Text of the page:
How does LVMH turn a brand into a luxury power player? We need not to look much further than Rimowa for a glimpse. After acquiring an 80 percent stake in Cologne-based Rimowa in October 2016, 25-year old Alexandre Arnault was appointed to the co-CEO role alongside Dieter Morszeck, the grandson of Paul Morszeck, the founder of Rimowa. Together, the two have been enacting widespread change for the premium luggage label, from restructuring its distribution network and reworking the layouts of its stores to expanding the breadth of its collaborations and refining the nature of its branding.
Arnault, the third child of LVMH Chairman Bernard Arnault, has been a loyal fan of Rimowa since his late teens. He is said to have been the guiding force behind the 2016 acquisition, one that Sanford C. Bernstein analyst Mario Ortelli told Bloomberg at the time, is firmly in line with LVMH’s modus operandi of “looking for brands that have heritage and a unique position.” The Paris-based conglomerate – which owns 70 brands ranging from Louis Vuitton and Christian Dior to Hublot and Dom Pérignon – “knows that when they acquire these brands they can accelerate their development,” per Bernstein.
One of the first efforts in the grand plan to build up Rimowa – whose suitcases will set you back as much as $1,300 – came in early 2017 when the brand opened its Parisian flagship store. Speaking later in the year, ahead of Rimowa’s buzzy pop-up shop on Rodeo Drive in Beverly Hills (its first-ever pop-up), Arnault told Fashionista, “If you look at our former [retail] concepts, they were very white and very old-fashioned and we want to modernize our stores and make them more — it’s going to sound like every other brand — but more experiential.”
The revamp of Rimowa’s brick-and-mortar outposts and a slew of new store openings in Paris, Frankfurt and Tokyo, is part of what the company calls “a broad strategy initiative,” one that includes a healthy dose of modernization.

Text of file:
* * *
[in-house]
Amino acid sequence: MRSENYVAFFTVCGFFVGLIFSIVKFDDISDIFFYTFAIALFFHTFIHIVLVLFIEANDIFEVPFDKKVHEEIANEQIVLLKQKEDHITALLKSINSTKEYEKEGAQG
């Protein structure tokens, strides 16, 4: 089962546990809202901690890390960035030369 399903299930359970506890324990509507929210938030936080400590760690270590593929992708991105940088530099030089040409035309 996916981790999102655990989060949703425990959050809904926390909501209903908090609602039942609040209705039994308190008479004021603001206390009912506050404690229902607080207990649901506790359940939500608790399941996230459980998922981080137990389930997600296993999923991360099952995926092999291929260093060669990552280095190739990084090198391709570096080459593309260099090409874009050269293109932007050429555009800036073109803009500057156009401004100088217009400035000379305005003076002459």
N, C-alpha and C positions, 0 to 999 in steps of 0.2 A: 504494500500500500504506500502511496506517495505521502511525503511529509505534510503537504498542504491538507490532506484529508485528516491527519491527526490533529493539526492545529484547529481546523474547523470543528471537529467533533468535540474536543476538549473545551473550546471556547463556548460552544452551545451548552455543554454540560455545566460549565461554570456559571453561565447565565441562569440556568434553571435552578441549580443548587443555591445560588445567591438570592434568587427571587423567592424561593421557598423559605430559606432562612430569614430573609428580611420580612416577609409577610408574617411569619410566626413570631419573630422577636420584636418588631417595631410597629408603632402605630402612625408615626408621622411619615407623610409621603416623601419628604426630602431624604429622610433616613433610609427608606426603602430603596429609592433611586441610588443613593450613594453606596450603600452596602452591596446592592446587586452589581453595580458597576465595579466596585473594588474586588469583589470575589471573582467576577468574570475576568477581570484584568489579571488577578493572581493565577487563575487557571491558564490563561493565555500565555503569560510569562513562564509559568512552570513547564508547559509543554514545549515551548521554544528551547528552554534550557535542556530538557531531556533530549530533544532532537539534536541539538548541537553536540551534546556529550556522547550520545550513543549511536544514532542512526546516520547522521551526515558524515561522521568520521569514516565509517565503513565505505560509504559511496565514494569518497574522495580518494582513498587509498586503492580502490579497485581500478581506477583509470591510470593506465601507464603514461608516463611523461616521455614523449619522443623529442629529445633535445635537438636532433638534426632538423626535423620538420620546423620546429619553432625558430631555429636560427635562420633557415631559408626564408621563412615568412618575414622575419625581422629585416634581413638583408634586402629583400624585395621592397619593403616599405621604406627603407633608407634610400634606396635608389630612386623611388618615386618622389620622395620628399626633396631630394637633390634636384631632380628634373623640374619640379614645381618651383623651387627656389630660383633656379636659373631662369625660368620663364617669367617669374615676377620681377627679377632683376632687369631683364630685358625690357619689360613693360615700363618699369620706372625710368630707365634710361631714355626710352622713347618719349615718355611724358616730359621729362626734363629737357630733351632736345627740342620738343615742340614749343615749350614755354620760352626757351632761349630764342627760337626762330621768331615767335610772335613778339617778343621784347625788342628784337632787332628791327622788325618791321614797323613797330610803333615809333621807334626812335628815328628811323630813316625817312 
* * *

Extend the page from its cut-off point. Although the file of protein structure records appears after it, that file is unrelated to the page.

Rimowa already boasts a loyal fan base thanks its meticulously designed and crafted, and inherently practical travel pieces. But in a rapidly changing market, one that includes many younger travelers – thanks to “traveling becoming a lot less expensive,” per Arnault and an influx of millennial-focused luggage brands (Away, which just launched its own aluminum collection, comes to mind) – the 120-year old company has set out to inject some youth into its model, while still respecting its luxury foundation, of course.
In addition to changes in its stores, including adding “unique lifestyle product [offerings] that are made by local talents especially for the brand,” Rimowa-branded products, themselves, are getting the collaboration treatment, one of the more sure-fire ways to resonate with easily-bored millennials.
For instance, to coincide with the 80-year anniversary of the launch of its aluminium suitcase, Arnault enlisted the help of Nigo, Carine Roitfeld, David Fincher, Fan Bingbing, Virgil Abloh, and Karl Lagerfeld, among others, to personalize Rimowa suitcases. And shortly thereafter, Rimowa teamed up with fellow LVMH-owned brand, Fendi, for an exclusive collaboration. The “a modern yet elegant” luggage was front and center on the runway for Fendi’s Fall/Winter 2018 menswear show in January and shortly thereafter, imagery of the collab flooded Instagram, vying for the attention of fashion-forward travelers.